Photo Courtesy of Zayd Hamid

Students attend Tuition Town Hall.


Mason has proposed a tuition recommendation of a flat $300 increase regardless of student level or residency and a 3% increase in mandatory student fees for the 2024 fiscal year. The funding allocation is undetermined. 

The proposal follows challenges to maintain delivering quality education following a need for competitive compensation, inflation impacts on facility costs and rapid university student growth. Mason currently holds a lower tuition than schools such as William & Mary, University of Virginia, Virginia Commonwealth University and Virginia Tech.

On March 21, a Tuition Town Hall was presented by Executive Vice President for Finance and Administration Deb Dickenson and Vice President of University Life Rose Pascarell. Students were invited to attend and ask questions in order to encourage dialogue about tuition cost. The Tuition Town Hall was organized by Mason Student Government after they held a previous Town Hall in Fall 2022.

Dickenson touched on Mason’s growth and believed they may become the largest institution in Virginia post-pandemic. “We are approaching 40,000 students that will continue to grow from there. We’re projecting in over a five-year period we will get to approximately 45,000 students, and that’s an amazing achievement. We will, from my perspective, continue to be the largest scientific university and most diverse university in Virginia.” 

Dickenson mentioned that inflation is an impacting factor in tuition raise. “We know that everyone experiences inflation, so does the university. Our contract costs are up more than 13%. On janitorial alone, it has almost doubled in a two-year period. Part of that is market competition and rates. We’re seeing similar increases so we do have to cover that to keep the university operating.”

The tuition raise helps efforts to provide faculty at Mason a competitive pay similar to other Virginia universities to ensure that faculty are retained and do not make lower than the cost of living. “Compensation is a big part of our budgets, and that’s funded primarily by tuition increases. The state funds only a portion of that salary increase, so we still have to recover that investment,” said Dickenson. 

“Because of the market competition we’re having, we’re facing to retain faculty and staff and pay the competitive compensation level. We did do some targeted increases this year in addition to the merit increase. That was done to retain critical faculty and staff, and also to help our staff and faculty within the university who are making a level below an appropriate cost of living and trying to recognize that they need some additional help.”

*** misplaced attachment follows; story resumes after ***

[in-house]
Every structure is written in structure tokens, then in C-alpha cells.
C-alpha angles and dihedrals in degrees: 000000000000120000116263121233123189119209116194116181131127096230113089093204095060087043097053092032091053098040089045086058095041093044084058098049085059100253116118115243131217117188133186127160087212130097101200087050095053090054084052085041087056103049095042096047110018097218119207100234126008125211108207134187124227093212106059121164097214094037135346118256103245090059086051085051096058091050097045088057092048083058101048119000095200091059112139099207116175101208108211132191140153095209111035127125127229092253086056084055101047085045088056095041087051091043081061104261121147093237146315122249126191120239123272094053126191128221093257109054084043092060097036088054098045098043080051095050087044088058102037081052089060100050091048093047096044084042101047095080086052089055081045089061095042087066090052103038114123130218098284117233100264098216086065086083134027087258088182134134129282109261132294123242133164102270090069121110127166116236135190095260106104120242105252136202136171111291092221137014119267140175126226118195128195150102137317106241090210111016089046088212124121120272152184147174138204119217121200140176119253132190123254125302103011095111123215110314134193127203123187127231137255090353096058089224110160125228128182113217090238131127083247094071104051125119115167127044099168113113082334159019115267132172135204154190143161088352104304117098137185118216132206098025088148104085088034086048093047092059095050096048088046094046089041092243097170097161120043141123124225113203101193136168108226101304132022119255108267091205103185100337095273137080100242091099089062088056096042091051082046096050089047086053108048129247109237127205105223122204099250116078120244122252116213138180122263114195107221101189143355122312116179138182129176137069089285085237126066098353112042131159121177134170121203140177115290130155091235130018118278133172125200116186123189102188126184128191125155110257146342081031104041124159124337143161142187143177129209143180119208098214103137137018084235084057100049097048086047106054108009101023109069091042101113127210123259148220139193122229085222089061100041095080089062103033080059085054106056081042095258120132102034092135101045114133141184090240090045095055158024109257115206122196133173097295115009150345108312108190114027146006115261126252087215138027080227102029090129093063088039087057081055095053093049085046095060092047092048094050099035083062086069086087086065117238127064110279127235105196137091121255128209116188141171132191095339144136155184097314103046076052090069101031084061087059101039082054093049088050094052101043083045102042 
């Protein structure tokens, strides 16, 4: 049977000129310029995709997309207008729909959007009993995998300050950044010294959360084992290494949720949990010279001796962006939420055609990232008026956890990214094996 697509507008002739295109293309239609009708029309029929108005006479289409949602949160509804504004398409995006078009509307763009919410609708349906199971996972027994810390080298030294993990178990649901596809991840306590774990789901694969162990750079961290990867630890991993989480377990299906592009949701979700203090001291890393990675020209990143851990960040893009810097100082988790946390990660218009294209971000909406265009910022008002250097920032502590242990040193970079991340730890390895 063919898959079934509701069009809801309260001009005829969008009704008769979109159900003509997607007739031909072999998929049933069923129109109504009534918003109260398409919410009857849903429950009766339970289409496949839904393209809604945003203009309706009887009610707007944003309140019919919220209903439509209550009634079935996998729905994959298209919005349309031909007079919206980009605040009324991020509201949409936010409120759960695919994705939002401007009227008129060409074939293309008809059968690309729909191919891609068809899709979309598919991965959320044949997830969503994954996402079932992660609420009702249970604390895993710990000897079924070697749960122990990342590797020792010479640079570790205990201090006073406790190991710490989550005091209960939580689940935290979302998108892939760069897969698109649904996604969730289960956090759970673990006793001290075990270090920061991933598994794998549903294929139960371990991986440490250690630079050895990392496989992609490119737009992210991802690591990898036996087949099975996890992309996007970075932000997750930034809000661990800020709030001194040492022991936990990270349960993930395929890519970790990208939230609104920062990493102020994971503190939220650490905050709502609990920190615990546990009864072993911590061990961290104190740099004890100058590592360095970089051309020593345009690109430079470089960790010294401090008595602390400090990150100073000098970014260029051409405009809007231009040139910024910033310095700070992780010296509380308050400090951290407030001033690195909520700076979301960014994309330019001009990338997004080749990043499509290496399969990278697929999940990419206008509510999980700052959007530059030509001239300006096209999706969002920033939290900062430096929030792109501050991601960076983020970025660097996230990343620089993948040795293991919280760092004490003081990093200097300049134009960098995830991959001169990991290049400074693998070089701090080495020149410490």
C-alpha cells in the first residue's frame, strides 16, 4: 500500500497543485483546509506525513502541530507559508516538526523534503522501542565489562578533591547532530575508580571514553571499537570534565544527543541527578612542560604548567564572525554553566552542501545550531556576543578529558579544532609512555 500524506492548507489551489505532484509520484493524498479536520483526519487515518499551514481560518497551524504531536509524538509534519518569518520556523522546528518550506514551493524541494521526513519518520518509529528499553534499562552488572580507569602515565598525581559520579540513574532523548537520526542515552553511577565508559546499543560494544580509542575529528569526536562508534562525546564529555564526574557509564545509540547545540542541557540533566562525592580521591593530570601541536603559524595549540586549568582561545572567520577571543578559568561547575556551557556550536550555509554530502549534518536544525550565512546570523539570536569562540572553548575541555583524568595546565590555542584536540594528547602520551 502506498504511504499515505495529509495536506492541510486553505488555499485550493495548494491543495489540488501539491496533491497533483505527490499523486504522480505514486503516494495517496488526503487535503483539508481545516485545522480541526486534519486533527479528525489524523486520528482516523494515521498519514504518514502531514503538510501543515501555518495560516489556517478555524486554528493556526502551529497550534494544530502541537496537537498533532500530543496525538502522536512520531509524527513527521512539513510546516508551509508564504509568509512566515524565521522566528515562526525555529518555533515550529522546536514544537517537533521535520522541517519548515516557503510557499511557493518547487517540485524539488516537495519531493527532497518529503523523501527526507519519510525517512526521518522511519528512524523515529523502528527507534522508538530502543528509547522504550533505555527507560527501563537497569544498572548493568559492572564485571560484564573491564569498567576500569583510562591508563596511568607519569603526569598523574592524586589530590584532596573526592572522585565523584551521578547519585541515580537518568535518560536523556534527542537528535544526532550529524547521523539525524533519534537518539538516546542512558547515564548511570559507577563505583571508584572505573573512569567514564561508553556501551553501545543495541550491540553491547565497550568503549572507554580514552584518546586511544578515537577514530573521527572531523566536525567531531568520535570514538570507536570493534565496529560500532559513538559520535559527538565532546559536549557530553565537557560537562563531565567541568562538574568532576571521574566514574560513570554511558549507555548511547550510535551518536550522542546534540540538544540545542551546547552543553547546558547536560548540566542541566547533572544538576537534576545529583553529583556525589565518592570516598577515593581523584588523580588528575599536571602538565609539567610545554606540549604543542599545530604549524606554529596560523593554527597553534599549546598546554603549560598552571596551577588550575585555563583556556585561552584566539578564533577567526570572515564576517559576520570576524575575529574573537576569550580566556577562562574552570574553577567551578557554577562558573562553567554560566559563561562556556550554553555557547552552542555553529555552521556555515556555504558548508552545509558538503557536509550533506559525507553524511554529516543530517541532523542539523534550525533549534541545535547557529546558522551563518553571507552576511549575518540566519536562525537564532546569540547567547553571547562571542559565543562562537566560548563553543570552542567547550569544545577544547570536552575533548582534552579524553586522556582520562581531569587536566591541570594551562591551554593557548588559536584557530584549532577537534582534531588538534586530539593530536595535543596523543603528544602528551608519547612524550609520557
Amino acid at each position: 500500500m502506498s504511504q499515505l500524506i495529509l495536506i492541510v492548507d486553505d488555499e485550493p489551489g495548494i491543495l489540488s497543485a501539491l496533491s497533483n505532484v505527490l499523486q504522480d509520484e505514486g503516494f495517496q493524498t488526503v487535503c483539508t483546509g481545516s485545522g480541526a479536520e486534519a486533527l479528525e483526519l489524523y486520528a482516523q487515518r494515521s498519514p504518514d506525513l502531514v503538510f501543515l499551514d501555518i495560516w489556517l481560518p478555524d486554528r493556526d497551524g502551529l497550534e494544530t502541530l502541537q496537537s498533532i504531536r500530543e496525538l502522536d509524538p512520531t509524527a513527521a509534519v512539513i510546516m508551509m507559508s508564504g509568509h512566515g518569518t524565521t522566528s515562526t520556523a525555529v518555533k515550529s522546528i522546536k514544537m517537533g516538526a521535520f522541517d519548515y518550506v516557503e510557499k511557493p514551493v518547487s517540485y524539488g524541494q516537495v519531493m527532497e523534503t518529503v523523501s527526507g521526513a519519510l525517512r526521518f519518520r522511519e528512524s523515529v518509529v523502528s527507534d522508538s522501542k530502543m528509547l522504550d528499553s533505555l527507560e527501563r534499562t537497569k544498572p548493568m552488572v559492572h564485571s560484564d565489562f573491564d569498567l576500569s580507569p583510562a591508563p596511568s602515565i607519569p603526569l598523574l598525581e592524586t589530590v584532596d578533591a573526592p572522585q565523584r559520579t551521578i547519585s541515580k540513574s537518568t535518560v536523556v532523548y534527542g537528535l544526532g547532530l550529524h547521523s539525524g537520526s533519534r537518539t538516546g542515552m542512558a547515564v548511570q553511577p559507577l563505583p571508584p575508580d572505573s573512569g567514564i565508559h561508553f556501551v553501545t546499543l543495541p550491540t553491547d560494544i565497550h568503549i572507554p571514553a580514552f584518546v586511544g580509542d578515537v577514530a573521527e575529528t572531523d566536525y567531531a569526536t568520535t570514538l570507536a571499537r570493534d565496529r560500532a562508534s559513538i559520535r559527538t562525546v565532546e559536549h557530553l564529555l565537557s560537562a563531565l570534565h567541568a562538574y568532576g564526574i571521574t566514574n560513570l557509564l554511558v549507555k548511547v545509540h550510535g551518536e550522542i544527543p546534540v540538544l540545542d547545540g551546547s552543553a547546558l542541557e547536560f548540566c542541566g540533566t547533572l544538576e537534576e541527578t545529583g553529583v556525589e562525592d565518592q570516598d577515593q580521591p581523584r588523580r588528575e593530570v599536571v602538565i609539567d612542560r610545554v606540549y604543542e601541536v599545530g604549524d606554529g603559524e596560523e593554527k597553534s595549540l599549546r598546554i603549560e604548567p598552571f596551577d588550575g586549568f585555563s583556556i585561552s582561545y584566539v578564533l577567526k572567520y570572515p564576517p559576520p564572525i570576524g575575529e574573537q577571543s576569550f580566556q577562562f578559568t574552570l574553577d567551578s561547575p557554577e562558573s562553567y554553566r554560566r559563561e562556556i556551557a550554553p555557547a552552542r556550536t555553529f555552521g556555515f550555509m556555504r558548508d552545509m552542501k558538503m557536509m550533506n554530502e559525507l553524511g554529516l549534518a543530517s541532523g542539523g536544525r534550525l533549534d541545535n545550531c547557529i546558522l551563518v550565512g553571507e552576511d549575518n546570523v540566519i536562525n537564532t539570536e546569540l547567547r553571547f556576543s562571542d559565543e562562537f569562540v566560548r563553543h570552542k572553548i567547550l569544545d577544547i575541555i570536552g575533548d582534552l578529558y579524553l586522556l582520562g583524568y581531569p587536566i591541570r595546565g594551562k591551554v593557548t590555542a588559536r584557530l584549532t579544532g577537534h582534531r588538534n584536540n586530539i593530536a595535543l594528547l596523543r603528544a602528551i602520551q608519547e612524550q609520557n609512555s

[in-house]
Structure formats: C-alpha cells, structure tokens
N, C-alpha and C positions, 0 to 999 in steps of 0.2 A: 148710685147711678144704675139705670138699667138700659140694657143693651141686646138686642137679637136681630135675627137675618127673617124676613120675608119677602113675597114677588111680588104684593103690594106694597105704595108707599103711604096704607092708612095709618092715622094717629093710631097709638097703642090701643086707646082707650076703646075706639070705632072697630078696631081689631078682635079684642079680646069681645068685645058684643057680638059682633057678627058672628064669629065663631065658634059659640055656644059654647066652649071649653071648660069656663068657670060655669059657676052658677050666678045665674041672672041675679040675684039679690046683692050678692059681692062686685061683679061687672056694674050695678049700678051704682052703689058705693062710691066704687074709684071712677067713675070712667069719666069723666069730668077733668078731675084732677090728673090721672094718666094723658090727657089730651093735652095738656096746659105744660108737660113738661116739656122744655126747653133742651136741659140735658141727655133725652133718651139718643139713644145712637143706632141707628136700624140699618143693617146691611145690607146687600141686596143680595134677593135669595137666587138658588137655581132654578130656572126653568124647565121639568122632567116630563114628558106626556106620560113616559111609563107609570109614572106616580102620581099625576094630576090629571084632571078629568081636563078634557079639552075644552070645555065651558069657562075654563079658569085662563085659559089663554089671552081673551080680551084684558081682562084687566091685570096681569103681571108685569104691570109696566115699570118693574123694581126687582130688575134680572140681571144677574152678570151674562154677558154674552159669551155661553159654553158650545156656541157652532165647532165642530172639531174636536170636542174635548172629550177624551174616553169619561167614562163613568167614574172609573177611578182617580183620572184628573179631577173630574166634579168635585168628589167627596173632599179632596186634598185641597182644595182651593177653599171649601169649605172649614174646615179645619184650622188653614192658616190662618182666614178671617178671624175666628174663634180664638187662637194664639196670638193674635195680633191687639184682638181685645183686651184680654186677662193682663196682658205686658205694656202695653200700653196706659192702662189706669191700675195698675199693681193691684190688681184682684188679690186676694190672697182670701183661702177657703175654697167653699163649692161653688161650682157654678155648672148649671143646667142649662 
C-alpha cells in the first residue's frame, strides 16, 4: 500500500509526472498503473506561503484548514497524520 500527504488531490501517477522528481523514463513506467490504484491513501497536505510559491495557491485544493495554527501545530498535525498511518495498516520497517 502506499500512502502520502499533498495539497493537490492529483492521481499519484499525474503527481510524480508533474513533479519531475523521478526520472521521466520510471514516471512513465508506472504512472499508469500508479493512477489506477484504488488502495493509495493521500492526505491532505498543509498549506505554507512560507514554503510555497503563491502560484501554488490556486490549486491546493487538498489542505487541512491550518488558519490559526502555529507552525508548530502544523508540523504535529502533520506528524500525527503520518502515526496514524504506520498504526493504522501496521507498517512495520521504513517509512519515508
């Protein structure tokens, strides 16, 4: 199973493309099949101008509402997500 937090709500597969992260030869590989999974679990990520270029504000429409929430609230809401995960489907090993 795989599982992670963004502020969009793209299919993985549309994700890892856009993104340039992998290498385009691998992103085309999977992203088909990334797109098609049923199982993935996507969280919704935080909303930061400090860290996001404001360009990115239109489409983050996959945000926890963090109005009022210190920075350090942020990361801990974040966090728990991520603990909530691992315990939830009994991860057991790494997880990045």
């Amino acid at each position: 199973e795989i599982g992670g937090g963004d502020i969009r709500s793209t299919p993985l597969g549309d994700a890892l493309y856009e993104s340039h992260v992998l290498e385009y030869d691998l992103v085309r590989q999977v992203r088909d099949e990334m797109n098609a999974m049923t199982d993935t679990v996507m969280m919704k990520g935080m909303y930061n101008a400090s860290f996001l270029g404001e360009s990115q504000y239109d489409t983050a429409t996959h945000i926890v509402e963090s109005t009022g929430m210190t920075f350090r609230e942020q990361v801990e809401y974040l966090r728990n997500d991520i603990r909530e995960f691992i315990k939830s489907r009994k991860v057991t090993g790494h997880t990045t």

Pascarell says that the tuition raise can benefit students and the quality of education. “Tuition supports a lot of things. Coaching and advising is one area that we’re focused on. We’re seeing incredible increases in the need for mental health resources across the country for students in high school and in college, and so we spent a lot of time focusing on how to provide increased mental health and well-being services for students on our campus. If you’ve been in Arlington lately, Mason Square is dramatically expanding and so providing services and transportation to Arlington is also one of the ways that tuition supports.”

“We’re looking at things like the faculty-student class ratio. The whole area of enhanced workforce development is really important—How do we take some of that tuition money and increase the number of on-campus jobs available to students and increase the amount of career support?”

Pascarell says Mason prioritizes helping low-income students while looking at a tuition raise.

“As we think about Mason’s commitment to access, it’s not just welcoming people, but it’s having our students be able to stay here and be able to afford to stay here through graduation. We’re thinking about affordability. What we know is through state grants, federal grants, and Mason aid including emergency funding, that we’re able to supplement the cost of tuition and fees with enough financial aid so that students in the lowest income levels don’t have to pay tuition and fees. Increasing financial aid has been a major priority, as we’ve worked with the administrations in Richmond, the General Assembly and the Senate.” 

“Again, all of this impacts your ability to be successful. The goal is not just to get you through that but to get you through to whatever the next phase of your life will be in a successful way.” 

The tuition proposal was presented to the Board of Visitors meeting on April 4 and will be further discussed in May’s meeting.